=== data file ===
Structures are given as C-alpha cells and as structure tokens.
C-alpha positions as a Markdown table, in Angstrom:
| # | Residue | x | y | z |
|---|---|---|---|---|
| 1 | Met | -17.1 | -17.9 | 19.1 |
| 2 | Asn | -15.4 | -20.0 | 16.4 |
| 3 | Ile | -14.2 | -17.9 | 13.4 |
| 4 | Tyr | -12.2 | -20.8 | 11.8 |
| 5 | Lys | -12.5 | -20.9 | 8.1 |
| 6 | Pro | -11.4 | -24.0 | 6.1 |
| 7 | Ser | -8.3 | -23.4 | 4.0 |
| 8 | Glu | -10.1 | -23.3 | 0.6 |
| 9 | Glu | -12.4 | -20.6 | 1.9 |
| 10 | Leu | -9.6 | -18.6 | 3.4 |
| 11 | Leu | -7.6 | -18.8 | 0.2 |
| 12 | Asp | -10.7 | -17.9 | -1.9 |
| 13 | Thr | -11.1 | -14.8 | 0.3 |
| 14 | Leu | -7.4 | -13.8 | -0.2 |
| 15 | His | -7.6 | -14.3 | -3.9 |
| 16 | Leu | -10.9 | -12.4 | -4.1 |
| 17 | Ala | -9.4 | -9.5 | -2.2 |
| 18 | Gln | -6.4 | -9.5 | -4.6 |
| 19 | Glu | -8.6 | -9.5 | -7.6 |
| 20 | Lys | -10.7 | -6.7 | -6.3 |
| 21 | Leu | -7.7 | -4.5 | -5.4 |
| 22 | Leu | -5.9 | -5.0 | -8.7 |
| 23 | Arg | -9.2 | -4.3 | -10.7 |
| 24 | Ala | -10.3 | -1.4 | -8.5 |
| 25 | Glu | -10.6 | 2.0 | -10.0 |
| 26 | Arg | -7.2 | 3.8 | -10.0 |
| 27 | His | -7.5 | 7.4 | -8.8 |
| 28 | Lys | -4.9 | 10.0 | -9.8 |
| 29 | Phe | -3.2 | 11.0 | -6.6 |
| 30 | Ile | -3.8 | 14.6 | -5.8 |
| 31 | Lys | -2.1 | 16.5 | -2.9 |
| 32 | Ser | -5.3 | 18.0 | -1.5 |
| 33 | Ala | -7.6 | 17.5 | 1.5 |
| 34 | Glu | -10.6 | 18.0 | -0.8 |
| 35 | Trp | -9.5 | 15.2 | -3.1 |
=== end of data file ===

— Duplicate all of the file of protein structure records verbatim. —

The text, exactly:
Structures are given as C-alpha cells and as structure tokens.
C-alpha positions as a Markdown table, in Angstrom:
| # | Residue | x | y | z |
|---|---|---|---|---|
| 1 | Met | -17.1 | -17.9 | 19.1 |
| 2 | Asn | -15.4 | -20.0 | 16.4 |
| 3 | Ile | -14.2 | -17.9 | 13.4 |
| 4 | Tyr | -12.2 | -20.8 | 11.8 |
| 5 | Lys | -12.5 | -20.9 | 8.1 |
| 6 | Pro | -11.4 | -24.0 | 6.1 |
| 7 | Ser | -8.3 | -23.4 | 4.0 |
| 8 | Glu | -10.1 | -23.3 | 0.6 |
| 9 | Glu | -12.4 | -20.6 | 1.9 |
| 10 | Leu | -9.6 | -18.6 | 3.4 |
| 11 | Leu | -7.6 | -18.8 | 0.2 |
| 12 | Asp | -10.7 | -17.9 | -1.9 |
| 13 | Thr | -11.1 | -14.8 | 0.3 |
| 14 | Leu | -7.4 | -13.8 | -0.2 |
| 15 | His | -7.6 | -14.3 | -3.9 |
| 16 | Leu | -10.9 | -12.4 | -4.1 |
| 17 | Ala | -9.4 | -9.5 | -2.2 |
| 18 | Gln | -6.4 | -9.5 | -4.6 |
| 19 | Glu | -8.6 | -9.5 | -7.6 |
| 20 | Lys | -10.7 | -6.7 | -6.3 |
| 21 | Leu | -7.7 | -4.5 | -5.4 |
| 22 | Leu | -5.9 | -5.0 | -8.7 |
| 23 | Arg | -9.2 | -4.3 | -10.7 |
| 24 | Ala | -10.3 | -1.4 | -8.5 |
| 25 | Glu | -10.6 | 2.0 | -10.0 |
| 26 | Arg | -7.2 | 3.8 | -10.0 |
| 27 | His | -7.5 | 7.4 | -8.8 |
| 28 | Lys | -4.9 | 10.0 | -9.8 |
| 29 | Phe | -3.2 | 11.0 | -6.6 |
| 30 | Ile | -3.8 | 14.6 | -5.8 |
| 31 | Lys | -2.1 | 16.5 | -2.9 |
| 32 | Ser | -5.3 | 18.0 | -1.5 |
| 33 | Ala | -7.6 | 17.5 | 1.5 |
| 34 | Glu | -10.6 | 18.0 | -0.8 |
| 35 | Trp | -9.5 | 15.2 | -3.1 |